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Journal of Environmental Pathology, Toxicology and Oncology
IF: 1.15 5-Year IF: 1.4 SJR: 0.519 SNIP: 0.613 CiteScore™: 1.61

ISSN Print: 0731-8898
ISSN Online: 2162-6537

Journal of Environmental Pathology, Toxicology and Oncology

DOI: 10.1615/JEnvironPatholToxicolOncol.v25.i1-2.180
pages 281-292

Photoimmunotherapy for Cancer Treatment

Wei R. Chen
Department of Physics and Engineering, University of Central Oklahoma, 100 North University Drive, Edmond, OK 73034
Zheng Huang
HealthOne Alliance, 899 Logan Street, Suite 203, Denver, CO 80203
Mladen Korbelik
British Columbia Cancer Agency, British Columbia Cancer Research Centre, 601 West 10th Avenue, Vancouver BC, V5Z 1L3 Canada
Robert E. Nordquist
Wound Healing of Oklahoma, Inc., 3945 North Walnut Street, Oklahoma, City, OK 73015
Hong Liu
Center for Bioengineering and School of Electrical and Computer Engineering, University of Oklahoma, Norman, OK 73019

ABSTRACT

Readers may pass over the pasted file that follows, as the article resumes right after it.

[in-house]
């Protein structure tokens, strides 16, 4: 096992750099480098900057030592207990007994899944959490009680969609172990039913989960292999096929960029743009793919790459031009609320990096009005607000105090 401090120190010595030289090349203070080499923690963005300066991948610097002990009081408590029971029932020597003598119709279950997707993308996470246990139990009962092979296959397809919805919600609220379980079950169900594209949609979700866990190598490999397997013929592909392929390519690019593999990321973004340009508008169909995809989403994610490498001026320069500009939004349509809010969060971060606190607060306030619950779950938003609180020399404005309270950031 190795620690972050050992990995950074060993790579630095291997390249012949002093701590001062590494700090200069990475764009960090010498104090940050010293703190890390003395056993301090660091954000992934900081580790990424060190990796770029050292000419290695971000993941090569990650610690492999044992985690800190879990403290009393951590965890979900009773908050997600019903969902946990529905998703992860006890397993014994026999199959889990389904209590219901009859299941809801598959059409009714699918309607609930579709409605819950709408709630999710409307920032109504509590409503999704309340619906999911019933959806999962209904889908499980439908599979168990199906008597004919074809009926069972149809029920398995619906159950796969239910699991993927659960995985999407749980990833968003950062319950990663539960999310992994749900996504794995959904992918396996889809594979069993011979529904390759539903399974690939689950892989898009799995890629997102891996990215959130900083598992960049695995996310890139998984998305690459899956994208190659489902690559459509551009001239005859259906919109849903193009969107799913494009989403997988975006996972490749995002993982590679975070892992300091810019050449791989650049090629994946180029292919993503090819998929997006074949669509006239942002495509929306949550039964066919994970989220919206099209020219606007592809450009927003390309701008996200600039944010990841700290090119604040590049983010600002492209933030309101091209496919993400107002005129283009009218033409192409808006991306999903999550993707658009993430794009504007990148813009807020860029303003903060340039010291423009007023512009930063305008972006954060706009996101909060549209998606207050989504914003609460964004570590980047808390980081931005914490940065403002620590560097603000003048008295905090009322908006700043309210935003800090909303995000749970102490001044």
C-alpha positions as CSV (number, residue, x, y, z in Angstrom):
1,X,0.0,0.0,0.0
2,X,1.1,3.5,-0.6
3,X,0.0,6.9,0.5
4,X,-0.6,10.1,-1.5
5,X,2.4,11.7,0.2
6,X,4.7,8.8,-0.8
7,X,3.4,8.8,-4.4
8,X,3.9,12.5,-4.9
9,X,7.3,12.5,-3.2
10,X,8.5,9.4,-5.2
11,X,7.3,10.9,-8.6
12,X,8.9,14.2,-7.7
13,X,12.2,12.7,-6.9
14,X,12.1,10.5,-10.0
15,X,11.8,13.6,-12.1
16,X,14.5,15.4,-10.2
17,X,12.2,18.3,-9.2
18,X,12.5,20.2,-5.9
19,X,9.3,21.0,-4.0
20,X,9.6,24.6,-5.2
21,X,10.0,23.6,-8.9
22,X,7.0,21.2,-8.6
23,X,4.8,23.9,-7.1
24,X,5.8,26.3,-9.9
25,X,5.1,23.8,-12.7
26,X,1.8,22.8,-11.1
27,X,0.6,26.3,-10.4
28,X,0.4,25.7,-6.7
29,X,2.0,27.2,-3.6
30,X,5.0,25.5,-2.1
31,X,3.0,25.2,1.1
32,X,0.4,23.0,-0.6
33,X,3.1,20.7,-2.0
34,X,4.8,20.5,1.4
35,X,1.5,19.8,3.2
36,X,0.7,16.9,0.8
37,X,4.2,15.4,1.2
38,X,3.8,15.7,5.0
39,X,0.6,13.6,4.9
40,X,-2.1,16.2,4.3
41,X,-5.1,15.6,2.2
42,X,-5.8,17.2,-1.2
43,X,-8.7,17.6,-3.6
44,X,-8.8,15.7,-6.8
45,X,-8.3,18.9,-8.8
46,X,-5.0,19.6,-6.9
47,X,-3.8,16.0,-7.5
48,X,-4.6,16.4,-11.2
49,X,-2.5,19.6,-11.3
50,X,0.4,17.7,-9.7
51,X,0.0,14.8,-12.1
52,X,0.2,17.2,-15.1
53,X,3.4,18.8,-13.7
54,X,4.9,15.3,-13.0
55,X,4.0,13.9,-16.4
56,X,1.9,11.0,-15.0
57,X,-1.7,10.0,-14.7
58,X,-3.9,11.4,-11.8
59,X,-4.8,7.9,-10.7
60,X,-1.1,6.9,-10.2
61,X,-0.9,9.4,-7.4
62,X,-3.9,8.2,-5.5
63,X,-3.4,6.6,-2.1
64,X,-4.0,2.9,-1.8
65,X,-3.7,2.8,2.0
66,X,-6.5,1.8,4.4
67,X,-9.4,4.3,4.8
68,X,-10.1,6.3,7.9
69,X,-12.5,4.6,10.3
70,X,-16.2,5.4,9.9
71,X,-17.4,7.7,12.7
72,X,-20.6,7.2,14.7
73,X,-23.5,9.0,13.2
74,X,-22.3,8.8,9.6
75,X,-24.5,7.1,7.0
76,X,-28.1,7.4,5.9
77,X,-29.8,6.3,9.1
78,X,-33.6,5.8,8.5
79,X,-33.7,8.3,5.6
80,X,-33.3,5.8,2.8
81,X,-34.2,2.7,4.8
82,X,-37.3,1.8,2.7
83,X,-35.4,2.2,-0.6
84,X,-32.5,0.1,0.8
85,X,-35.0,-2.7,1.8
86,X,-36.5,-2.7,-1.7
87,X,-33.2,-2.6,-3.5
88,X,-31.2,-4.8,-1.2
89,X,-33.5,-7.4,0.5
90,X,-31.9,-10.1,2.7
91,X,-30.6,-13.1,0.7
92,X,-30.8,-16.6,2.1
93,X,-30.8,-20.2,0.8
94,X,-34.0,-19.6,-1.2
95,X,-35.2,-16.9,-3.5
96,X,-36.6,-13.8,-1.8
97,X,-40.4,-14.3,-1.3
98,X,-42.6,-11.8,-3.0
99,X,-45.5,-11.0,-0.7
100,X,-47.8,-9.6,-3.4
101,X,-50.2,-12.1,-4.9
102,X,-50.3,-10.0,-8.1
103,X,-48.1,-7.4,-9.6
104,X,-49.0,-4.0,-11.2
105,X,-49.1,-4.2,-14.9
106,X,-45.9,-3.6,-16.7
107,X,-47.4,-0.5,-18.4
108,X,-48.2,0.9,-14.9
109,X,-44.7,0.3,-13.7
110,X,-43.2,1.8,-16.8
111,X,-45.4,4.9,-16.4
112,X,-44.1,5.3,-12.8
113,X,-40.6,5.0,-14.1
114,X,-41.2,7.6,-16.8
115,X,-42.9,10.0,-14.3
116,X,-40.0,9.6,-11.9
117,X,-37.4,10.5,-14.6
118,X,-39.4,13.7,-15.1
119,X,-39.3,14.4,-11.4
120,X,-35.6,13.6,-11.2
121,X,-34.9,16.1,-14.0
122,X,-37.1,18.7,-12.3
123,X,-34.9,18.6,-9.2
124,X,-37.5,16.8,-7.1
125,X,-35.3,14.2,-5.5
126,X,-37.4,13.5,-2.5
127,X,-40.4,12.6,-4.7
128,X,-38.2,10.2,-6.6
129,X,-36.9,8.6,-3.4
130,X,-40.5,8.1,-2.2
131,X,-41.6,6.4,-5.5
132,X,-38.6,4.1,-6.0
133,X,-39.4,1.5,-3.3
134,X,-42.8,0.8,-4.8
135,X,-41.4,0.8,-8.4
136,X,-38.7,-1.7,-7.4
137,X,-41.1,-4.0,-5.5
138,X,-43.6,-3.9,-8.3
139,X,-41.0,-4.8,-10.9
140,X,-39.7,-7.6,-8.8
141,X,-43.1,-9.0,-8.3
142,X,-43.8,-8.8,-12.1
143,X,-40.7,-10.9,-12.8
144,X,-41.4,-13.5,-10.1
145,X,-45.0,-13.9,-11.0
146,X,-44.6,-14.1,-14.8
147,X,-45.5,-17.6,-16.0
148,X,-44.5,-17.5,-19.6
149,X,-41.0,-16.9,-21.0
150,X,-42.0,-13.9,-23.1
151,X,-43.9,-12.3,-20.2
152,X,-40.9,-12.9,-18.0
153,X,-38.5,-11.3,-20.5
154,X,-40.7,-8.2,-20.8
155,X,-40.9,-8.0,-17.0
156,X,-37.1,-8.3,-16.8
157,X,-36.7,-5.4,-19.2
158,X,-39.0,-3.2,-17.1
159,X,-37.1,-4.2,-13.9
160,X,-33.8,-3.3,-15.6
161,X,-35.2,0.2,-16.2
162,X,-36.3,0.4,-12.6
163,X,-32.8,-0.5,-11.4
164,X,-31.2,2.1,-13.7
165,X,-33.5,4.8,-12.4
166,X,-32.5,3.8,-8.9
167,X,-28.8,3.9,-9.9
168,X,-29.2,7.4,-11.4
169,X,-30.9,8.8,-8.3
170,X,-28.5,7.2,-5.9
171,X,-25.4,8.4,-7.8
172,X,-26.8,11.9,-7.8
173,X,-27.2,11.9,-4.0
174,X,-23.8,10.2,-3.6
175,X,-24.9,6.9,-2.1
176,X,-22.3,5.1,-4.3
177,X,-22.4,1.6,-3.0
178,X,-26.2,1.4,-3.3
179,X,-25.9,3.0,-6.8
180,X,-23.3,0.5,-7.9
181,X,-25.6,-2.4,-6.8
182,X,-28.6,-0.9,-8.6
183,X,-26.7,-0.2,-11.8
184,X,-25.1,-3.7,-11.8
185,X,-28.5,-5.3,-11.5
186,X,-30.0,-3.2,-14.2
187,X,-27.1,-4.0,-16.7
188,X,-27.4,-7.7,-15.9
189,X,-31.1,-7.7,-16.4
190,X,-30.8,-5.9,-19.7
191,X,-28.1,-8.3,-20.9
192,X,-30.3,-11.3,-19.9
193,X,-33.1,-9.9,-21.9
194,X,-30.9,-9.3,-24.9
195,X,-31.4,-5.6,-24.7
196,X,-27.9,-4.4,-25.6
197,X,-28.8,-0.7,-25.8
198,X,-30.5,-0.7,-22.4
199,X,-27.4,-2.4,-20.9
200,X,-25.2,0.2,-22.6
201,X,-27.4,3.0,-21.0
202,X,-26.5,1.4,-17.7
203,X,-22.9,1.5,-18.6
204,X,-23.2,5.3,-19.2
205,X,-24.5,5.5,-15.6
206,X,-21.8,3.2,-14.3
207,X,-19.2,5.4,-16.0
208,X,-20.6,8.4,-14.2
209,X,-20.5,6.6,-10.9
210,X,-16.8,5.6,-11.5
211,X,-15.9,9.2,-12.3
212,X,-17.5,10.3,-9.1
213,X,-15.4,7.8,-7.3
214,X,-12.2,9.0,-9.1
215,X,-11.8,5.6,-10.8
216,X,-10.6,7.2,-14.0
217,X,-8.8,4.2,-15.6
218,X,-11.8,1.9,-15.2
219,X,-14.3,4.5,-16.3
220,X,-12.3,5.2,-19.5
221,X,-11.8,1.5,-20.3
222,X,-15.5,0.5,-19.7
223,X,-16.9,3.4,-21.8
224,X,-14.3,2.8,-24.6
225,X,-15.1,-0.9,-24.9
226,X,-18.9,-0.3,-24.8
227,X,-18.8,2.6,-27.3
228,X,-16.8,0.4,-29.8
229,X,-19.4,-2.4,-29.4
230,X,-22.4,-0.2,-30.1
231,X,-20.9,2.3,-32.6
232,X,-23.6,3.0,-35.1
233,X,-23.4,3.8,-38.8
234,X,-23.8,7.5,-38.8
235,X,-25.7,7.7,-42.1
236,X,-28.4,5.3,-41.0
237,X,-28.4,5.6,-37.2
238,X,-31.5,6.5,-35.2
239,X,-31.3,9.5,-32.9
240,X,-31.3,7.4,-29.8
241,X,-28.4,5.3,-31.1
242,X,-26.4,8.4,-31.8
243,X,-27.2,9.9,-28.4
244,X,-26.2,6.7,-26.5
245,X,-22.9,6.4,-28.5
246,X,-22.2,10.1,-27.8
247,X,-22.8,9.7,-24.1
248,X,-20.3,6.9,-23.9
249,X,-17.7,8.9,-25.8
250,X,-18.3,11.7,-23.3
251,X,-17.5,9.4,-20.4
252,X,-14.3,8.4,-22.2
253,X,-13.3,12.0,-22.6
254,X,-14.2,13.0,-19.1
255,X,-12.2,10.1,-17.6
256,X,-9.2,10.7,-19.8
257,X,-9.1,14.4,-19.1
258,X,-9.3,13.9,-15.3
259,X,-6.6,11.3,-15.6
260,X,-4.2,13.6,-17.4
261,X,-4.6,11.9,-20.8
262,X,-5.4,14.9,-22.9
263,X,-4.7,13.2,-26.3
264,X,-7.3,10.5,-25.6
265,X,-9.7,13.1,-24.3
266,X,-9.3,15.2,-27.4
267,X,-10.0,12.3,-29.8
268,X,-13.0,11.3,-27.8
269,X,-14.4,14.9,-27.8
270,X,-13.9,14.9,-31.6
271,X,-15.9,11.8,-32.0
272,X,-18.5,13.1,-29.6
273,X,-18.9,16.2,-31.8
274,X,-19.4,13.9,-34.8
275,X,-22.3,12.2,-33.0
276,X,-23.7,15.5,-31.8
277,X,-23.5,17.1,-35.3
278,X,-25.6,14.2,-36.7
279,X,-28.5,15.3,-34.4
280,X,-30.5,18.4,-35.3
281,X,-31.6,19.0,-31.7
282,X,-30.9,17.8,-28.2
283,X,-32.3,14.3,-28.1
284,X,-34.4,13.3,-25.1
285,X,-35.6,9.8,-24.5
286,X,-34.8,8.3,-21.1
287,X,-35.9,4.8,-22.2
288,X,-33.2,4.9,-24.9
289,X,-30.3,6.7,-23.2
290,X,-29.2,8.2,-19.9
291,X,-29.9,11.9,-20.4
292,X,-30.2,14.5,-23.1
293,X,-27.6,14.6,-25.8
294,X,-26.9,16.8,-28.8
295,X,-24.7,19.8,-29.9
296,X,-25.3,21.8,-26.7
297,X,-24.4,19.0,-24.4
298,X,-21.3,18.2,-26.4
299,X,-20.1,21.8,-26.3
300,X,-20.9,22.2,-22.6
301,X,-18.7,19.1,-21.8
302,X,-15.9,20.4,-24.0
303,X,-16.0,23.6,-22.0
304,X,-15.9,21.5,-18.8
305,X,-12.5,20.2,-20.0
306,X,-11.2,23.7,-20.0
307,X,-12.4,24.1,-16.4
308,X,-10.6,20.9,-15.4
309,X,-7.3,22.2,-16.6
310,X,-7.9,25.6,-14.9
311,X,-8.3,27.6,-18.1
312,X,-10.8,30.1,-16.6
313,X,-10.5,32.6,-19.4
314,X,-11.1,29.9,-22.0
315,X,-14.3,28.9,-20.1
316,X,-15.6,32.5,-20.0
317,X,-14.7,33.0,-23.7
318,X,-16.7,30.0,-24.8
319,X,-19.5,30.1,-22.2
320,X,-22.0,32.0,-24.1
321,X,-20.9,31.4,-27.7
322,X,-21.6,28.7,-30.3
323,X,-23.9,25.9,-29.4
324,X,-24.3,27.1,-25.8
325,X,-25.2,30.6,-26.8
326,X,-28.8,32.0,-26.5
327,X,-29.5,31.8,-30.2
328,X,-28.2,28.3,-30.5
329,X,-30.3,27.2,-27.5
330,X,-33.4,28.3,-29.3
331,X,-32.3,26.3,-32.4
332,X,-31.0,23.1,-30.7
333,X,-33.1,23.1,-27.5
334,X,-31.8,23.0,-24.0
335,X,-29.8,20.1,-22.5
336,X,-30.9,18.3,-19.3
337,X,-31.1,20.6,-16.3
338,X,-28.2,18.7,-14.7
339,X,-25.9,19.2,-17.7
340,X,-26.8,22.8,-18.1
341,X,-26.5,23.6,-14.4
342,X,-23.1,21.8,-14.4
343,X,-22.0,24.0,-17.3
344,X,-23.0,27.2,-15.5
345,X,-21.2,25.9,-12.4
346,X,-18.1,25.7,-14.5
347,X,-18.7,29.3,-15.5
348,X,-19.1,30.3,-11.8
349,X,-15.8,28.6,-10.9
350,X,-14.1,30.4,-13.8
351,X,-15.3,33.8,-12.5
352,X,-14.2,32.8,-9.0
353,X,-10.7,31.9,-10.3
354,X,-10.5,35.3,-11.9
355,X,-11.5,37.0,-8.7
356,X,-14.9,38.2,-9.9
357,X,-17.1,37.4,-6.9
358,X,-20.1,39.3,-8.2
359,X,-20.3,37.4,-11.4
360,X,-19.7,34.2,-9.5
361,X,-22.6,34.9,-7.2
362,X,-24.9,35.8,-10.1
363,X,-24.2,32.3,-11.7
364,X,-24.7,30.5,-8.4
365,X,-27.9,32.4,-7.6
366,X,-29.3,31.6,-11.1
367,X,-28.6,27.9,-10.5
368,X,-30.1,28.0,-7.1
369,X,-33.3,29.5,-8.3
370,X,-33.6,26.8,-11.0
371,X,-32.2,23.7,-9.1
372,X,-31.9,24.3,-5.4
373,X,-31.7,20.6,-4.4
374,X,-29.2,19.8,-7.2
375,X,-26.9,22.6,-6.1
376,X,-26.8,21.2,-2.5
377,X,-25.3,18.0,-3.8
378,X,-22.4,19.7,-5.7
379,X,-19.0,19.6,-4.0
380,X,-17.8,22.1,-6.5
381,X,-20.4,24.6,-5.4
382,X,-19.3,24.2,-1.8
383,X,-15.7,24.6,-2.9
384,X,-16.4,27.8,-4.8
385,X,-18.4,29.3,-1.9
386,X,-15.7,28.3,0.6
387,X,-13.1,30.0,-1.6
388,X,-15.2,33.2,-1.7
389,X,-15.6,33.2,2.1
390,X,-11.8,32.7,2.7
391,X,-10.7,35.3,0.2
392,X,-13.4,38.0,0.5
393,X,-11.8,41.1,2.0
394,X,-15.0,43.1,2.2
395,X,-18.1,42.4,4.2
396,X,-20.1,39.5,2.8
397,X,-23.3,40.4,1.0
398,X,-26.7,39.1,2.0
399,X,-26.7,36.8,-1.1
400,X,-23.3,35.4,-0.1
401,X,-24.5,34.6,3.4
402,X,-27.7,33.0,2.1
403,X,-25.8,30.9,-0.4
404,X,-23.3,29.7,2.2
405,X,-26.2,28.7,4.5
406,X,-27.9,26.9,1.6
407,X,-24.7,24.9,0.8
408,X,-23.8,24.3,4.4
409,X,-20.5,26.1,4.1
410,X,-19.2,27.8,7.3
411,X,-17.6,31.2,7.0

Phototherapy, with its effective dose control and light delivery, has become a promising modality for treating malignant and nonmalignant diseases. Photochemical interaction, specifically photodynamic therapy (PDT), and photothermal interaction have been the primary mechanisms for direct cell destruction in the treatment of cancers. Preclinical studies demonstrate that, in addition to direct local cytotoxicity, PDT can also induce systemic immune responses, which may enhance therapeutic effects on primary tumors and on metastases at distant sites. Selective photothermal therapy, using an in situ application of light-absorbing dye, has also proven to be an effective method for local treatment of tumors. When combined with immunotherapy, the effects of phototherapy can be amplified, potentially making the photoimmunotherapy a systemic treatment modality. This photother-apy-immunotherapy combination, particularly in conjunction with immunoadju-vant, has been used in preclinical studies. The efficacy and long-term effects of such a combination are summarized and the recent experimental results are presented. A new immunoadjuvant, glycated chitosan (GC), has been used to enhance photochemical and photothermal therapies. The PDT-GC combination in the treatment of mammary tumors and lung tumors in mice provided significant improvement in the long-term survival of tumor-bearing animals. The use of GC in dye-assisted laser photothermal therapy also provided long-term curative effects and antitumor immune responses in the treatment of metastatic tumors in rats. The immune responses induced by phototherapy and enhanced by immunotherapy could become important mechanism in the control of metastatic tumors.